Mature Egg

Reviewed by Ashley Wong, MS, Clinical EmbryologistCheckmark | Last updated: April 16, 2020

What Does Mature Egg Mean?

An egg is mature after it has undergone two separate rounds of meiosis or cell division. These rounds of cell division reduce the number of chromosomes in the nucleus of the egg from 46 chromosomes to 23 chromosomes in preparation for fertilization by the sperm.

FertilitySmarts Explains Mature Egg

Just prior to ovulation, the developing egg must undergo two rounds of cell division in order to reduce the number of chromosomes in the nucleus from 46 chromosomes to 23 chromosomes. This process of chromosome reduction is known as egg maturation and creates a mature egg that is ready for ovulation and fertilization by sperm. When the 23 chromosomes in the nucleus of a mature egg combine with the 23 chromosomes in the nucleus of the sperm, the fertilized mature egg will again contain the 46 chromosomes necessary for healthy human development.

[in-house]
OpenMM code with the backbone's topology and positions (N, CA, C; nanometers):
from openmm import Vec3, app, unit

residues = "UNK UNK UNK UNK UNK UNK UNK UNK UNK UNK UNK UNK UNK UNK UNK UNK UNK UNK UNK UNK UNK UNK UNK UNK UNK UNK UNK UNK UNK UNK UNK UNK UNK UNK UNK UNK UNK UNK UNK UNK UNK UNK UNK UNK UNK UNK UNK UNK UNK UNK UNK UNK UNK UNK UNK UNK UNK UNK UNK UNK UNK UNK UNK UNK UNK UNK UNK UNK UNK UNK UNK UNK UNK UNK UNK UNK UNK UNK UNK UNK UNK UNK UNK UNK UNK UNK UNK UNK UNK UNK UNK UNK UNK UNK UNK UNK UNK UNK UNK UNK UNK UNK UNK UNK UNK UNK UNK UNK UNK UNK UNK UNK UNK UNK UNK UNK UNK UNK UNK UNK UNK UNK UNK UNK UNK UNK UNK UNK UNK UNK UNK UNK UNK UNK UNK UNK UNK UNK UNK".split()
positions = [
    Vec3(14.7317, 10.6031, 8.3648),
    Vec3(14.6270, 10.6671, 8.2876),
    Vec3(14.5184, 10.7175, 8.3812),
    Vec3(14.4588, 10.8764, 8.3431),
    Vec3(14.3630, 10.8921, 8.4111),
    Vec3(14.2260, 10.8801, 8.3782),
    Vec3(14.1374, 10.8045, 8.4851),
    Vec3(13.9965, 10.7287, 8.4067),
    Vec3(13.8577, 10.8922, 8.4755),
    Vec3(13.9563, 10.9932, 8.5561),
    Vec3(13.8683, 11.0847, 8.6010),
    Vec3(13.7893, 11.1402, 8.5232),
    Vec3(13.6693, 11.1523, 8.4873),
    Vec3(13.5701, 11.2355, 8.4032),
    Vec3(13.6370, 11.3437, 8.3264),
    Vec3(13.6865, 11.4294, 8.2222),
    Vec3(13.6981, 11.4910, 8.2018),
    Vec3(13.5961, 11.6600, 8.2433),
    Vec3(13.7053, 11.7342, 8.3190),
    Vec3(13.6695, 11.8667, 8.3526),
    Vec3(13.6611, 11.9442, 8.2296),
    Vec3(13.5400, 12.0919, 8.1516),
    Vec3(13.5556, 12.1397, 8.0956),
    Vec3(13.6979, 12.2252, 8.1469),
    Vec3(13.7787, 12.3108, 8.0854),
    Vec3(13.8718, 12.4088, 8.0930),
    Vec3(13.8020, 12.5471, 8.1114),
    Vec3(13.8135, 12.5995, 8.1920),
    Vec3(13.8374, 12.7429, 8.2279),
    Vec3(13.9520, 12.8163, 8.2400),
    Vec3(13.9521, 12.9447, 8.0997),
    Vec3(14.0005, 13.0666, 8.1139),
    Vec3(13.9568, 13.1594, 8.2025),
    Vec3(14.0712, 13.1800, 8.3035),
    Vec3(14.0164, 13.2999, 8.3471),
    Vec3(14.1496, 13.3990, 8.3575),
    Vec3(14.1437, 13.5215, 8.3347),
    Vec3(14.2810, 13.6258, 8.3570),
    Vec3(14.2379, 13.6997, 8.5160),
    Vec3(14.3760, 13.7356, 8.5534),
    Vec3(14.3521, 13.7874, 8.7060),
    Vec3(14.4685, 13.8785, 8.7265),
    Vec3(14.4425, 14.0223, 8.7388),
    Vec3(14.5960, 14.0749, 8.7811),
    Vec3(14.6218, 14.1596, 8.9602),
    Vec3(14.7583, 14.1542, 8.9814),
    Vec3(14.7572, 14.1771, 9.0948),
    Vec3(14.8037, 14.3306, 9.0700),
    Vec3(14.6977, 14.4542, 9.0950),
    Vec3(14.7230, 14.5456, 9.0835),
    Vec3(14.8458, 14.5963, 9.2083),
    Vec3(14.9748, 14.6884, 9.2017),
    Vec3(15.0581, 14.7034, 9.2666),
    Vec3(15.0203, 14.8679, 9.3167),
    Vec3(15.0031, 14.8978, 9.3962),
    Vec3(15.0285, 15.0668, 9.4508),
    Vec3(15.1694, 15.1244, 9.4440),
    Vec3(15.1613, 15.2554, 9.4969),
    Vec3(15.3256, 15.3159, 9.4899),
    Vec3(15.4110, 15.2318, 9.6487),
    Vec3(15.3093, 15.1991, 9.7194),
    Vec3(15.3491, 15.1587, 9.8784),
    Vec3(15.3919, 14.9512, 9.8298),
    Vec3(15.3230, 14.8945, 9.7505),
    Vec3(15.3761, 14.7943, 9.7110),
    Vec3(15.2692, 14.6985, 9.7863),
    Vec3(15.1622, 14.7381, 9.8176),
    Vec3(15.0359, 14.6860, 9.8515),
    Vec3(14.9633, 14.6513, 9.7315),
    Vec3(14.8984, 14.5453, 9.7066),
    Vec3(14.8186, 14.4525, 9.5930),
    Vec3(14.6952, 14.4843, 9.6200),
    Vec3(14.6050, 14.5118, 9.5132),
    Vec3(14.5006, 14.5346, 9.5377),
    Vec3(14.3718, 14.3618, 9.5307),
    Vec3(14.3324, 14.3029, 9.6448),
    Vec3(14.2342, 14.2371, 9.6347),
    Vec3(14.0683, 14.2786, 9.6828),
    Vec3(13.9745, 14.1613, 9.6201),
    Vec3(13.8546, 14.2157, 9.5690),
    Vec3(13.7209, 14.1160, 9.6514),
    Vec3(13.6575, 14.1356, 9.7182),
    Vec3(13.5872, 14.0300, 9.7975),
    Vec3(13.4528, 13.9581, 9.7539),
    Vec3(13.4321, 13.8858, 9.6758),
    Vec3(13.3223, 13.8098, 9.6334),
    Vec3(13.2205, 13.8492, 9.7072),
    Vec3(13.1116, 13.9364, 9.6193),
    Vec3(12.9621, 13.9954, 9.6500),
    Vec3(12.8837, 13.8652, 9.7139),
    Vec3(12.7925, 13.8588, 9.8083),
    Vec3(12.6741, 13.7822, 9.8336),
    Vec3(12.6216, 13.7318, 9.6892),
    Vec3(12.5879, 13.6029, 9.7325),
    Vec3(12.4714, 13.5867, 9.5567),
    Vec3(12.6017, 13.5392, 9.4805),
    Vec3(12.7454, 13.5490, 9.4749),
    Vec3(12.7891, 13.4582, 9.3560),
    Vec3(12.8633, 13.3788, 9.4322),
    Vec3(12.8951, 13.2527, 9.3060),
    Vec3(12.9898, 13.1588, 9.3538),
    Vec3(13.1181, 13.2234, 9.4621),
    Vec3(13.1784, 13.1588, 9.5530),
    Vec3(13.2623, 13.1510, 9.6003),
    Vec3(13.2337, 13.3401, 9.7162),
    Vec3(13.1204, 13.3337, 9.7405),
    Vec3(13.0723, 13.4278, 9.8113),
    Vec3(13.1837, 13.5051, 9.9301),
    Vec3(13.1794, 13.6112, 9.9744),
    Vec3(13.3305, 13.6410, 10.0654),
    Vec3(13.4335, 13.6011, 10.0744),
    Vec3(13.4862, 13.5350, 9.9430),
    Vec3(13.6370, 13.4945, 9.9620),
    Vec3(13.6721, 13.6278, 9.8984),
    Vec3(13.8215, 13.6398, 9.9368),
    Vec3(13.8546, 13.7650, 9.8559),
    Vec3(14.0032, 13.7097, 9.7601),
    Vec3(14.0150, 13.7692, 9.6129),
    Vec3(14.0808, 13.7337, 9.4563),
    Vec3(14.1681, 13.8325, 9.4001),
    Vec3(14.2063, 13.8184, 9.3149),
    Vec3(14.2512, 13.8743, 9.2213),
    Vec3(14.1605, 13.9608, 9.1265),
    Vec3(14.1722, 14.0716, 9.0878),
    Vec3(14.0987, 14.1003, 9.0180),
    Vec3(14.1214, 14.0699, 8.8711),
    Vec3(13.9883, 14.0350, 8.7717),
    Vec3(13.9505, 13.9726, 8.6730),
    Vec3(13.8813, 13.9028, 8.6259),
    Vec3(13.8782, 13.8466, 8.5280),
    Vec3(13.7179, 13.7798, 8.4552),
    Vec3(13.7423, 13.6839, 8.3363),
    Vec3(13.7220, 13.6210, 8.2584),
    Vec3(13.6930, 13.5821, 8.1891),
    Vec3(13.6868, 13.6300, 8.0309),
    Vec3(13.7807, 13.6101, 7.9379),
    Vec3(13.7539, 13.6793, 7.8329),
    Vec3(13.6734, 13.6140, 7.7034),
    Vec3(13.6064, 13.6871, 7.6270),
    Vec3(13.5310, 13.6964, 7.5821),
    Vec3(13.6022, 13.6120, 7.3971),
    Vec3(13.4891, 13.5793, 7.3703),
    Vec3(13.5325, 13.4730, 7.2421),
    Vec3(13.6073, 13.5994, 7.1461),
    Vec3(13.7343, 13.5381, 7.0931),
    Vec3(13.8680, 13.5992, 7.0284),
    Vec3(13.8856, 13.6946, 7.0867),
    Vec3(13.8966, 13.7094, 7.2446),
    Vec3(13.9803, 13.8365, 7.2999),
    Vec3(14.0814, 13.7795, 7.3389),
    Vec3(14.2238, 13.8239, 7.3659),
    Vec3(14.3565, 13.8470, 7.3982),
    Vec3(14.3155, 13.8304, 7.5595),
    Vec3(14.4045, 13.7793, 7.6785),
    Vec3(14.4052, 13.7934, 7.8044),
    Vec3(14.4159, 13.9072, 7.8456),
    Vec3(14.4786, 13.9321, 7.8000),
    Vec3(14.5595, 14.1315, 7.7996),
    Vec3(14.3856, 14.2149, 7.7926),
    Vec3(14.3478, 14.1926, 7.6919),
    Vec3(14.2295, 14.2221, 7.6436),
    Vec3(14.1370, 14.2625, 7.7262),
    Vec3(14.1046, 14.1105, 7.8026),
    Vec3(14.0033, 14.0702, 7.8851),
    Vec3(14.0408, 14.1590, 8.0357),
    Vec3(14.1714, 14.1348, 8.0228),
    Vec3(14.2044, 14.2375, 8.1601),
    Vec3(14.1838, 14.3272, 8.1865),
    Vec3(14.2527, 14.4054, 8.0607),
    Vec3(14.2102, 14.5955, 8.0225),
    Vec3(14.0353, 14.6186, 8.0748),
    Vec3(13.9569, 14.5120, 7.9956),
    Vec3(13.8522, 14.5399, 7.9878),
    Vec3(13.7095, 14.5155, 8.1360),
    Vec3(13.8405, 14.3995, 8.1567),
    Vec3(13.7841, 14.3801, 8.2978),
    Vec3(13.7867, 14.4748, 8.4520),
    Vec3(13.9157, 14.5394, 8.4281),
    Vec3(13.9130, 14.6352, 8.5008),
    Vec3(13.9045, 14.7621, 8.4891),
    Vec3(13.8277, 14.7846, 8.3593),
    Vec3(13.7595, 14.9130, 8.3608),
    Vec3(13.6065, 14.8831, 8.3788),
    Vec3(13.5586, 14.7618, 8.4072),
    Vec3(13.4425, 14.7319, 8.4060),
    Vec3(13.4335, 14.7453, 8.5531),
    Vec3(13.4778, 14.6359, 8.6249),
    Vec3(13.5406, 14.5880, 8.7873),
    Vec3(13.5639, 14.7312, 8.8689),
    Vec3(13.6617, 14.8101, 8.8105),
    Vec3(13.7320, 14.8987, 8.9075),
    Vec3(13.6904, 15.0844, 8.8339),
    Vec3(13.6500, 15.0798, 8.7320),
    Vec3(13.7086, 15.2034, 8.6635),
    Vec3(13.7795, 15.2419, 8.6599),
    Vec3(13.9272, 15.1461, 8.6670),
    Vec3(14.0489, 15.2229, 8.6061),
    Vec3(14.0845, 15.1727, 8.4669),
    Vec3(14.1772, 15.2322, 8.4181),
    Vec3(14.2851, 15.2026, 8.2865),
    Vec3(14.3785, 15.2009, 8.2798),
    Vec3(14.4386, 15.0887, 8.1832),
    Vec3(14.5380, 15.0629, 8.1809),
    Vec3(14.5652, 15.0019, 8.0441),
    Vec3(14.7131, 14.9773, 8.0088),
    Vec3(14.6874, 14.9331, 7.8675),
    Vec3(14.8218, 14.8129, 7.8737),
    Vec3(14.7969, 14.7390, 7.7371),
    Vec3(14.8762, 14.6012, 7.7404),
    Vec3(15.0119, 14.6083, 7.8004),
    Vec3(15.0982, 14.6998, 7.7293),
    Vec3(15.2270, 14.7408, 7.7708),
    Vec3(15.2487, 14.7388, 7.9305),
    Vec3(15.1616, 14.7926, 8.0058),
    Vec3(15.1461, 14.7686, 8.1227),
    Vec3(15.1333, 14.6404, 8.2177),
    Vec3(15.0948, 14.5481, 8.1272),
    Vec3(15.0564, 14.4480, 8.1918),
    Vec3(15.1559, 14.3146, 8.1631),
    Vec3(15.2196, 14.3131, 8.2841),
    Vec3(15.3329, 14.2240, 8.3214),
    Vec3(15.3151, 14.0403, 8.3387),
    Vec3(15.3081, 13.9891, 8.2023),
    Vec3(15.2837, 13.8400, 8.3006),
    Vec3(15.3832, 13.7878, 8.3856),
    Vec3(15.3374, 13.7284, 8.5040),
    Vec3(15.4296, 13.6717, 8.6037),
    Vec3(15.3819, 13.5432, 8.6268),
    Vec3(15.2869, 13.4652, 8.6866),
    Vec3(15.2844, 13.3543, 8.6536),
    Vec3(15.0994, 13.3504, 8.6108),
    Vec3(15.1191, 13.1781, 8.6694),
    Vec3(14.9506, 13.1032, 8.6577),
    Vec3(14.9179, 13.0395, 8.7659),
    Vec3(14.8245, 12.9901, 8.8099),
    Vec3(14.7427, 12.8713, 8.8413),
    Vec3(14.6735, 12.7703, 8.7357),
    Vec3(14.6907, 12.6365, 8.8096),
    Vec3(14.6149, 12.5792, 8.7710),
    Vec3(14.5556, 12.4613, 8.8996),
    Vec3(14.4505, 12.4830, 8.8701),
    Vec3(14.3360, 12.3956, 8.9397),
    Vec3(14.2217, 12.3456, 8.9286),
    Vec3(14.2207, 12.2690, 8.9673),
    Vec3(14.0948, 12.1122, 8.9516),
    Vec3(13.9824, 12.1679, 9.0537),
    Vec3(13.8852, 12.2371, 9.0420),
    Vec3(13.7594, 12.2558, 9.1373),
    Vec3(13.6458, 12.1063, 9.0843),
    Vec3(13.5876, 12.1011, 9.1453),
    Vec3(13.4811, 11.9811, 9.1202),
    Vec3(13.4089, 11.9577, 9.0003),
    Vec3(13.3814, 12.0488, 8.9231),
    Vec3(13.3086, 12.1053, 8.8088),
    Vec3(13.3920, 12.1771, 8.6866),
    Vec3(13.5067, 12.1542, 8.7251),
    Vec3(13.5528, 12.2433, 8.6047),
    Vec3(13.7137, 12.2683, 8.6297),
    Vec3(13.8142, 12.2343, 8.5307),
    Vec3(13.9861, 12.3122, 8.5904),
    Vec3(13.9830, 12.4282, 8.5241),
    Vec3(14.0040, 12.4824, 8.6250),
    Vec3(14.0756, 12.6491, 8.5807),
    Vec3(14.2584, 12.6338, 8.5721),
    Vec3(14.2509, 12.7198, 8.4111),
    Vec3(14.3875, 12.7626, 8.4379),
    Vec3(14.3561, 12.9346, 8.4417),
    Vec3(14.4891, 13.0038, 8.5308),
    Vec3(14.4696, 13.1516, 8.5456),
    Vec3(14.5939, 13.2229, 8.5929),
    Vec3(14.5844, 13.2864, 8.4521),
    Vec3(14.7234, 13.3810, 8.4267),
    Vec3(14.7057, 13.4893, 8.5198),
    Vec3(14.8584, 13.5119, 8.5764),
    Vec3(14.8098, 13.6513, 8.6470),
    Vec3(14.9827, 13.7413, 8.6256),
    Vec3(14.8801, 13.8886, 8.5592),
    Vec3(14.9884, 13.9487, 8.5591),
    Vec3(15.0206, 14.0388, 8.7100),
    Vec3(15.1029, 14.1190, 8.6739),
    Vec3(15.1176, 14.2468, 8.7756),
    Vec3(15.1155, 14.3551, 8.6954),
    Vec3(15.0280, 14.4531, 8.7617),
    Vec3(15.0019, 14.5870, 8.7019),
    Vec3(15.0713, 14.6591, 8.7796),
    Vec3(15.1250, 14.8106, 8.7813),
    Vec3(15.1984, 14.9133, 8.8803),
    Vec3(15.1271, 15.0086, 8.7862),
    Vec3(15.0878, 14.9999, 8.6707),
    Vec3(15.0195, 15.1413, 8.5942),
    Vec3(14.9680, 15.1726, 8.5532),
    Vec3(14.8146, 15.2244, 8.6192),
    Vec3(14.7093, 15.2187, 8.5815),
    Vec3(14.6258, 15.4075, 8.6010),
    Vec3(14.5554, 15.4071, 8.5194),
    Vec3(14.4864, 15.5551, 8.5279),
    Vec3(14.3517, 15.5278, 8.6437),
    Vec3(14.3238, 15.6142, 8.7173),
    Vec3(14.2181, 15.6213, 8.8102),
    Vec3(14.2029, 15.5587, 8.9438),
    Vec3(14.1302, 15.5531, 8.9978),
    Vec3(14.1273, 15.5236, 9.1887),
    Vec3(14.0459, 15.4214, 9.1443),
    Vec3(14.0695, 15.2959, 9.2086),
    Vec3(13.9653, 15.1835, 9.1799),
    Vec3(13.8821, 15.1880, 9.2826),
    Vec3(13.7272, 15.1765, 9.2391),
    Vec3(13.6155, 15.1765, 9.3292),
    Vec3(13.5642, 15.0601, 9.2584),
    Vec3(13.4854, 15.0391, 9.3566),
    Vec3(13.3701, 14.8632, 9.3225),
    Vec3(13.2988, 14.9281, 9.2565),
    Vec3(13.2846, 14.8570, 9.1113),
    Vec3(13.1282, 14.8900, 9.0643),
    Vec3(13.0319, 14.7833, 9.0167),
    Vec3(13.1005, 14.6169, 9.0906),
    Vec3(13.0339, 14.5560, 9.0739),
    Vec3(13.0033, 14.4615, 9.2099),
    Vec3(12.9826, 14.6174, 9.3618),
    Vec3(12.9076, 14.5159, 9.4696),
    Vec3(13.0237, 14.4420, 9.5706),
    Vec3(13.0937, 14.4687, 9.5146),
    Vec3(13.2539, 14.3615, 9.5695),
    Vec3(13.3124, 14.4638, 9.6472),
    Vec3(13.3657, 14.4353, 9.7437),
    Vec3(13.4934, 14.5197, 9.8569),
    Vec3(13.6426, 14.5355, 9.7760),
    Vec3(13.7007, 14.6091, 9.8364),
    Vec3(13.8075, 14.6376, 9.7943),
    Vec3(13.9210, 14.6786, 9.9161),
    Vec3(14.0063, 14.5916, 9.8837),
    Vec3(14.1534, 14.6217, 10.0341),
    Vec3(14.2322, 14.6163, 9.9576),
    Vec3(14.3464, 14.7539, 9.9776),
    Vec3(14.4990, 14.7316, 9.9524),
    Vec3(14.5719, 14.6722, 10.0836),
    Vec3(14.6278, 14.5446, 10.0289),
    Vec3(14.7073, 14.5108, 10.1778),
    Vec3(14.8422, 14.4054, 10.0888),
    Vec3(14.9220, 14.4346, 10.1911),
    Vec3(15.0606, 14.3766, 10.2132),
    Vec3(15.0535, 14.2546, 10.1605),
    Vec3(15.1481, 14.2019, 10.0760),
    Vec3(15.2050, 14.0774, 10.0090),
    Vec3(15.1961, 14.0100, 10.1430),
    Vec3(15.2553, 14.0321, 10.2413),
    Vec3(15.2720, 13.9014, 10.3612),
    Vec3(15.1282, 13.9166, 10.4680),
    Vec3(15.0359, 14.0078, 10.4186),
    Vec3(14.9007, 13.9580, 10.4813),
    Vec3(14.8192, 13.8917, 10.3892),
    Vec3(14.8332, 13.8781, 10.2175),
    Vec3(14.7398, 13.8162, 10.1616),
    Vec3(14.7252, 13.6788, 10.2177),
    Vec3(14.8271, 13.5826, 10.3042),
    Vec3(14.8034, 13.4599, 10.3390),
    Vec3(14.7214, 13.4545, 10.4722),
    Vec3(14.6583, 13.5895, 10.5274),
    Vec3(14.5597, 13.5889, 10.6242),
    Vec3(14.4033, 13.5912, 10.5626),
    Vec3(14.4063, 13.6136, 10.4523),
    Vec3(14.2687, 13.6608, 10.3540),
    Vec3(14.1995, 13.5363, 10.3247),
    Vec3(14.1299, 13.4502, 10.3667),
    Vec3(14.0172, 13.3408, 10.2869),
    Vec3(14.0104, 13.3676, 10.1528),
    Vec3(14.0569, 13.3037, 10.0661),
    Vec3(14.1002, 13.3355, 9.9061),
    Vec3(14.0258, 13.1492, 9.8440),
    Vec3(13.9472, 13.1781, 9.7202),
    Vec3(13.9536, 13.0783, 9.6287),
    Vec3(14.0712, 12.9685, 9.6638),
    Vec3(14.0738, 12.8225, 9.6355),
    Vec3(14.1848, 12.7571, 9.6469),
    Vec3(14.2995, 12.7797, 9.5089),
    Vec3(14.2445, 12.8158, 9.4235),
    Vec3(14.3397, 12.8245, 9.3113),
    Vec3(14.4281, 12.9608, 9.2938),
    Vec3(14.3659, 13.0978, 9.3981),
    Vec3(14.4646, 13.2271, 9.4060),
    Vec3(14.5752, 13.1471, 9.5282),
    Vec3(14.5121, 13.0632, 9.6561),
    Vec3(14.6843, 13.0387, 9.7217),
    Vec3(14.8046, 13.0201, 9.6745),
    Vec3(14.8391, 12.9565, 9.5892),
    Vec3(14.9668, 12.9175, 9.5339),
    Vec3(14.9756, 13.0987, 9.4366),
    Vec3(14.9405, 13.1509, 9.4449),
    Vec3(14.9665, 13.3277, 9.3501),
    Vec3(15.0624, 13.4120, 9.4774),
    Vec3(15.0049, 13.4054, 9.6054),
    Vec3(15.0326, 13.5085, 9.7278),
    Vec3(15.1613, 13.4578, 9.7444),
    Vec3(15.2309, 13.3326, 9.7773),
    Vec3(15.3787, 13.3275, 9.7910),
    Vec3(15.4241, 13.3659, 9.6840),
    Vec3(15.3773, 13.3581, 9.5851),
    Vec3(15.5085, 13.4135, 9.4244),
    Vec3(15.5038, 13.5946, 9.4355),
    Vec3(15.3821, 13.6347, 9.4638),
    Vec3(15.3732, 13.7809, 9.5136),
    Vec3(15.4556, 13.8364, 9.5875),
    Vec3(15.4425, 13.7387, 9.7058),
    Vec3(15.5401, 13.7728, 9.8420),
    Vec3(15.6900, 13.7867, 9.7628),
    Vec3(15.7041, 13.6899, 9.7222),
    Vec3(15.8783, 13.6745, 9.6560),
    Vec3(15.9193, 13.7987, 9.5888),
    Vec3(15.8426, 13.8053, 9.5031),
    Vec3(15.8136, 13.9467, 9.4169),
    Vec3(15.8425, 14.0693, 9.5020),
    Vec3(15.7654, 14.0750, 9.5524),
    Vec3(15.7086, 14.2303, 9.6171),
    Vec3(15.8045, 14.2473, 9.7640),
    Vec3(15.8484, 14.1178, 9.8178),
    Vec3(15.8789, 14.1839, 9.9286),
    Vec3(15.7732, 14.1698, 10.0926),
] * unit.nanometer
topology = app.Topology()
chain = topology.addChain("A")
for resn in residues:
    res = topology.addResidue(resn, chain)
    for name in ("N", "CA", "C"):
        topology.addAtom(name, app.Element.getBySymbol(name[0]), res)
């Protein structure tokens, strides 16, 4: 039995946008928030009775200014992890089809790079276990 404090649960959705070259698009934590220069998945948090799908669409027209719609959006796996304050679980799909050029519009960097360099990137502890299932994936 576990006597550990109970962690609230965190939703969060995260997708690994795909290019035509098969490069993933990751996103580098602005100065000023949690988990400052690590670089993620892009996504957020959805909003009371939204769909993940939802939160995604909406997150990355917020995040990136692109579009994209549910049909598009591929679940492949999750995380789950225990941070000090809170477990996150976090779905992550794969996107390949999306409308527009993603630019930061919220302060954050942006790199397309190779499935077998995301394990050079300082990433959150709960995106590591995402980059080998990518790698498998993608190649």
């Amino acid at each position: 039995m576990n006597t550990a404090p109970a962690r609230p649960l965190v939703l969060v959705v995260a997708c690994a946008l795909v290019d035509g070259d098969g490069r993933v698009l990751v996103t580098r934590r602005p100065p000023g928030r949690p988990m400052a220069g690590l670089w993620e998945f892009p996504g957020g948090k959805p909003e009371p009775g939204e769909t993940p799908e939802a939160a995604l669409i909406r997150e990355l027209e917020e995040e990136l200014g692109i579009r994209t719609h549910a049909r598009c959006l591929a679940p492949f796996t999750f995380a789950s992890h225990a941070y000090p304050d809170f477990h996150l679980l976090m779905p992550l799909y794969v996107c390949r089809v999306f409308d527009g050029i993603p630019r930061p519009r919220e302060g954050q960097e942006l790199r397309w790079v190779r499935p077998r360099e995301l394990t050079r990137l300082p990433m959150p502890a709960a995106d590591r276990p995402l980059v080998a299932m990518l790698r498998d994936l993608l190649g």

In women undergoing fertility treatments such as in vitro fertilization (IVF) or intrauterine insemination, and injection of human chorionic gonadotropin (hCG), also known as a trigger shot, is used to stimulate egg maturation in preparation for egg retrieval or ovulation. Due to various factors, not all eggs collected during egg retrieval will be mature eggs. Only mature eggs are eligible for the processes of fertilization and implantation.


Egg Maturation

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